Where Do I Start, Part 1 – What’s a Lifestyle Change?
I’ve been asked this a lot since I started this blog – and yet, weirdly enough, it’s one of the posts I’ve struggled most to write. That’s for a few reasons. Firstly, when I set out to lose weight initially, I didn’t think like I do now. When you first start, you’re all motivation – you know you want to be Beyonce, and you’ll do whatever you have to do to make that happen. You’ll do seven back to back aerobics classes and drink weird concoctions of maple syrup and lemonade if you have to – you WILL GET WHAT YOU WANT.
Yeah, I know that. And I know the two days later feeling, when you’ve already suffered burnout and are having to resort to deep heat and ice cream to fix it. I know. I’ve done that plenty of times.
The thing is – and I’m pretty sure I’ve said this about a thousand times now, but forgive me – it’s got to be a lifestyle change.
These words are such a cliche that I hate how often I find myself using them. They make me feel like I need to be wearing a headset and pacing back and forth, delivering motivational speeches to conference rooms full of bored people in suits.
But the trouble is, they’re the only words I’ve got for what this sort of thing has to be. Because, when all’s said and done – diet’s don’t work. There’s a fundamental flaw in diet logic, which relies upon the idea that you can make dramatic changes to your life with a short-term fix – be that cabbage soup, no carbs, going hungry, or whatever.
Now, it’s entirely possible to see some dramatic results in a short time with diets like this – I know when I tried one of the no-carb diets, I certainly saw a pretty rapid drop on the scales – but they’re just not sustainable for any meaningful length of time. And eventually, you gain the weight right back, with interest on top. That’s why diets don’t work. They’re a false economy. Short term gain, long term pain.
A lifestyle change, on the other hand? That’s a whole different kettle of fish. That’s a permanent thing. That’s you going up to the mirror and saying, ‘you – enough. Put the damn cookie down. I’ve got life-changing to do.’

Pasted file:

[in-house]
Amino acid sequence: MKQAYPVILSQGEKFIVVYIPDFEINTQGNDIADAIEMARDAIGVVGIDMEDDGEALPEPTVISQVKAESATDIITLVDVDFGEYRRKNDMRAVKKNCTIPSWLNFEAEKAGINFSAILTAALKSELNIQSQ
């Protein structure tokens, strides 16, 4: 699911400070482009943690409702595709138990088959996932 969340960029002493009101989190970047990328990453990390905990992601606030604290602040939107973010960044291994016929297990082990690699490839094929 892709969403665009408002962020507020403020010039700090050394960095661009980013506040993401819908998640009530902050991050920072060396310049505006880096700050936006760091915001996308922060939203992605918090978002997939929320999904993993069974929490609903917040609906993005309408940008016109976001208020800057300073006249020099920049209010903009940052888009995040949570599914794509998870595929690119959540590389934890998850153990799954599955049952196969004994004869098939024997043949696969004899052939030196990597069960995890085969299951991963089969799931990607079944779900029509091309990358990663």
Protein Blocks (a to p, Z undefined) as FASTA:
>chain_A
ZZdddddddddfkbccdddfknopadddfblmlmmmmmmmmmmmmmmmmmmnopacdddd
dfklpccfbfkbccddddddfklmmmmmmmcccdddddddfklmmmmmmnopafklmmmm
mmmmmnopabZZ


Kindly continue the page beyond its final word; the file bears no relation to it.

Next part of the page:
But you can’t just decide you’re going to change your life, like you can when you go on a diet. It’s bigger than that. This is a full life overhaul.
That’s kind of why it’s a lot more complex than a diet – because when you think ‘all I can eat is food from this one particular food group’ it simplifies it for you. It’s completely, totally wrong – but it is simple. You don’t have to think too hard about it.
When you’re changing your life, though, there are a lot of different facets to it that you have to address. Diet and nutrition are one piece of the puzzle; physical activity is another. Then, there are the practicalities – how much time, energy, and resources can you commit to changing your life? I know all too well that one’s a doozy – the whole job, PhD, blog and weight loss business is hard work, in case I haven’t whined about that enough by now – but it’s possible to do make it work if you really want to.
You just have to get yourself really, really organised. I’ve got so many things running on my laptop right this instant you’d think I’m plotting world domination (clue: I am), and I’m writing this blog whilst making bolognese in bulk and listening to a podcast vaguely related to the PhD. That’s right. Multi-tasking is my middle name.
More complicated than all that, however, is the psychological side of the lifestyle change.
Everyone’s got their own reasons for being overweight. There’s no doubt that the reasons I got so big were pretty complex – self-esteem issues, relationship dramas, and a massive emotional attachment to food, compounded by the fact that I just really, really loved pizza… Yep. It’s complicated.
To make a lifestyle change, you have to address all of these issues in and for themselves – and that’ll require you to be brutally honest with yourself at times, even if you’re not sure you want to – but the long-term improvements in your overall wellbeing, physically and emotionally, will make it completely worth it.
That’s why this blog is ‘Part I’ – because over the next few days, I’m going to post a blog on each of these things, which should hopefully help to clear up the whole ‘Where Do I Start?’ question. Because that’s the other reason I’ve been struggling with this post – it’s too big for just one. I started, yes – but it’s taken two years to get to where I am now, and I’m still very much in the learning process. I’ve still got a good 20lbs to lose until I’m “done” – and there are still aspects of my life that I need to tweak.
Because I’m not perfect, by any means. Losing this much weight isn’t just a case of starting once, and seeing continued success for however long it takes for you to reach your target weight. It’s a continuous process of re-evaluating and understanding your lifestyle, and yourself – but I can definitely say that I’m stronger, happier and healthier as a result. Every day is a fresh start. Hell, every meal is a fresh start – and once you appreciate that, you’ll find that all those positive starts begin to link together… ‘Til one day, you realise, you’ve changed your life.
So stay tuned – and feel free to get in touch with tips and tricks that have worked for you!